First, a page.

Spring hunting season underway 

Firearm hunting is permitted in the Callaghan, but not within Whistler's boundaries

click to enlarge SHUTTERSTOCK PHOTO - hunting season  Spring hunting season is officially underway in British Columbia.
  • shutterstock photo
  • hunting season Spring hunting season is officially underway in British Columbia.

British Columbia's spring hunting season has opened for another year — a good time to remind the public of the hunting zones in and around Whistler.

While hunting with firearms is not permitted within municipal boundaries, it is allowed within Callaghan Lake Provincial Park, as well as a stretch between the resort and Pemberton along Highway 99. Elsewhere in the Sea to Sky, there is a hunting zone north of Pemberton and one close to Squamish along the Squamish Valley and Mamquam River forest service roads outside of district boundaries.

Bow hunting is permitted, although only on municipal land that does not fall between Emerald Estates and Function Junction. Licensed hunters must also be at least 15 metres away from a road and/or 100 metres away from a playground or building.

The area with the most potential for conflict, in conservation officer Sgt. Simon Gravel's opinion, is the Mackenzie Basin located east of the Village of Pemberton, a spot popular with mountain bikers. Conservation officers are also concerned about the increase in target shooting they've seen on Crown land in the region, Gravel said.

"We remind target shooters that they have to respect the safety rules and they have to ensure they discharge their firearm in a legal area with a very safe target and a good backdrop," he added.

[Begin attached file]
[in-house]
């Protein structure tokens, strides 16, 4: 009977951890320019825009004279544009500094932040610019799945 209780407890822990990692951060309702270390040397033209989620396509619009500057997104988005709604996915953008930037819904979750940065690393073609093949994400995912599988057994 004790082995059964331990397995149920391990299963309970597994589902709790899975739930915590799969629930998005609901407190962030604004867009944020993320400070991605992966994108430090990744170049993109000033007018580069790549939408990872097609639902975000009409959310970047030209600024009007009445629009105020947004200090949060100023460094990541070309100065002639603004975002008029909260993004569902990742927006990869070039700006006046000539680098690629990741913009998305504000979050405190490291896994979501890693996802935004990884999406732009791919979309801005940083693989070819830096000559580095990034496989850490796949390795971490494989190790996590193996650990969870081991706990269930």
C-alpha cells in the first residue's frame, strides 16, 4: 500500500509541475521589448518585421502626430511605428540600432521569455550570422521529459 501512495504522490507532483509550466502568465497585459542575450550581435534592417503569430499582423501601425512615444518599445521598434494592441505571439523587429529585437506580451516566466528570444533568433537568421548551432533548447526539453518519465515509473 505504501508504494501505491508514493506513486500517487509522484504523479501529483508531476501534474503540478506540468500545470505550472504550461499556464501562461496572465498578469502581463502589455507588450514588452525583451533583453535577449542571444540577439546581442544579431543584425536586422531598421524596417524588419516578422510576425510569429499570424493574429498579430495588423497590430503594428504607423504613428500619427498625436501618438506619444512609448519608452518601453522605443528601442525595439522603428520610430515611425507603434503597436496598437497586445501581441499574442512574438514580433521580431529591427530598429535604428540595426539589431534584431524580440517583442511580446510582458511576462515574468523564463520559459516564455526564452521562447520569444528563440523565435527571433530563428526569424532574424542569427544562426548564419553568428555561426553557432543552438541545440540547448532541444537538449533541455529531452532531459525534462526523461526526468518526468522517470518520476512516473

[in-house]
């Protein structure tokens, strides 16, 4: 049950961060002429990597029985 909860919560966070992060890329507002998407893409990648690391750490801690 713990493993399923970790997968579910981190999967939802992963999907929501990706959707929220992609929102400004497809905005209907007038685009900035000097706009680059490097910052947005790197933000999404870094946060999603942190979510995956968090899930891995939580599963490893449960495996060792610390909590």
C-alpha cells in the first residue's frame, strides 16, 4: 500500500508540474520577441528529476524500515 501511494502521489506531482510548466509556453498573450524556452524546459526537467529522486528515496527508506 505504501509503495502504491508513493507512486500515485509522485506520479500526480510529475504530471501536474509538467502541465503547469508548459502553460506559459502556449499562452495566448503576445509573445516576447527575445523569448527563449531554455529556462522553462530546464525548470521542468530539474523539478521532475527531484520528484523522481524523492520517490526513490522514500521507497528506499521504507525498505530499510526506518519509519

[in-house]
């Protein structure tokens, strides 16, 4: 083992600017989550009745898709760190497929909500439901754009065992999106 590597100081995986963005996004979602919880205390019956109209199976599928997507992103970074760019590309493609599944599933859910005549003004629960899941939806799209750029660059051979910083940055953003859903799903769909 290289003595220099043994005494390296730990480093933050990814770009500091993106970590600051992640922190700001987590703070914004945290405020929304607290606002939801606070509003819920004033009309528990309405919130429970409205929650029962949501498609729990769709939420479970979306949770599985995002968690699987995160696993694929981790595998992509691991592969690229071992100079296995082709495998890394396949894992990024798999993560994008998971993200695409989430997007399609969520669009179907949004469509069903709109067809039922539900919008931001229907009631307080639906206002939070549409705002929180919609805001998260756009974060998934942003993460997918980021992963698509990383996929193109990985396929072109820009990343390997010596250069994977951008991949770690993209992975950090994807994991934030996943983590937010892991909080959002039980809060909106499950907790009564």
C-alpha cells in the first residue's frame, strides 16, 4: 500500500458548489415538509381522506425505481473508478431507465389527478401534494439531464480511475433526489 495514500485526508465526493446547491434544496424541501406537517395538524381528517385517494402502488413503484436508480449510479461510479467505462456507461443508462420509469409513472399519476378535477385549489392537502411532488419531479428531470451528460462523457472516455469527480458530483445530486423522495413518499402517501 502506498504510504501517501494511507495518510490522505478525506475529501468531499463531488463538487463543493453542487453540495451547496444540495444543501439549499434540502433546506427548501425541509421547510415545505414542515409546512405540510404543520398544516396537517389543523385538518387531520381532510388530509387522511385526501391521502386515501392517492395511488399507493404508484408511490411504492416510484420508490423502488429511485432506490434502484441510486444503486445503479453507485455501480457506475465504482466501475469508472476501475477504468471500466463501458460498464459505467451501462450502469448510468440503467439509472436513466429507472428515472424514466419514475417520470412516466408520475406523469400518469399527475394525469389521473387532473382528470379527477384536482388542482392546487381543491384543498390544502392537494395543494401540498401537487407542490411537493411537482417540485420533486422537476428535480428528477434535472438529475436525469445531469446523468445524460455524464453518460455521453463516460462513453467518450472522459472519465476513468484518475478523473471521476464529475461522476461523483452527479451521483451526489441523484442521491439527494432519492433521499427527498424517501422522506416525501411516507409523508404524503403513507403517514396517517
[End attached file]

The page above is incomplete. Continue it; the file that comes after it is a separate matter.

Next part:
Black bear hunting season runs until June 15. Hunters are permitted to kill and keep a maximum of two bears. Grizzly bears are not permitted for hunting in the Sea to Sky, and it's the responsibility of hunters to be able to differentiate between grizzlies and the more common black bear.

"We do have black bears and grizzly bears in our zone, so that's definitely our biggest concern," Gravel said. "That's why we have the road closures (in the Elaho) where people are not allowed to go hunting near sensitive grizzly habitat."

The Liberal government spurred controversy this month when it authorized a limited number of grizzly bears to be killed in parts of the province, including the Great Bear Rainforest. Trophy hunting has been a hot topic over the past year, with a number of wildlife organizations voicing their opposition, including 91 per cent of British Columbians surveyed in a recent poll.

But the region's grizzlies also face other very tangible threats, according to Coast to Cascades Grizzly Bear Initiative field director Johnny Mikes.

"Even if the hunt would end in the province tomorrow, the same issues would be facing the bears in and around Whistler and southwest B.C.: Illegal mortality, habitat loss, habitat fragmentation," he said.

According to a 2012 tally, there are an estimated 59 grizzlies in the Squamish-Lillooet zone, bordered on the east by the Squamish and Cheakamus Rivers and the Sea to Sky Highway. This population is currently facing a number of threats to its natural habitat, including the impacts of existing and future hydroelectric projects as well as the continued expansion of recreational areas.

"What happens in Whistler proper within our municipal boundaries in general is not the make or break stuff for grizzly bears," explained Mikes. "It's really more about what's happening with the expansion of trail networks, what's happening with mountain bike and heli-drop points and what's happening with the expansion of IPPs and logging roads."

For more information, visit www.coasttocascades.org/squamish-lillooet.



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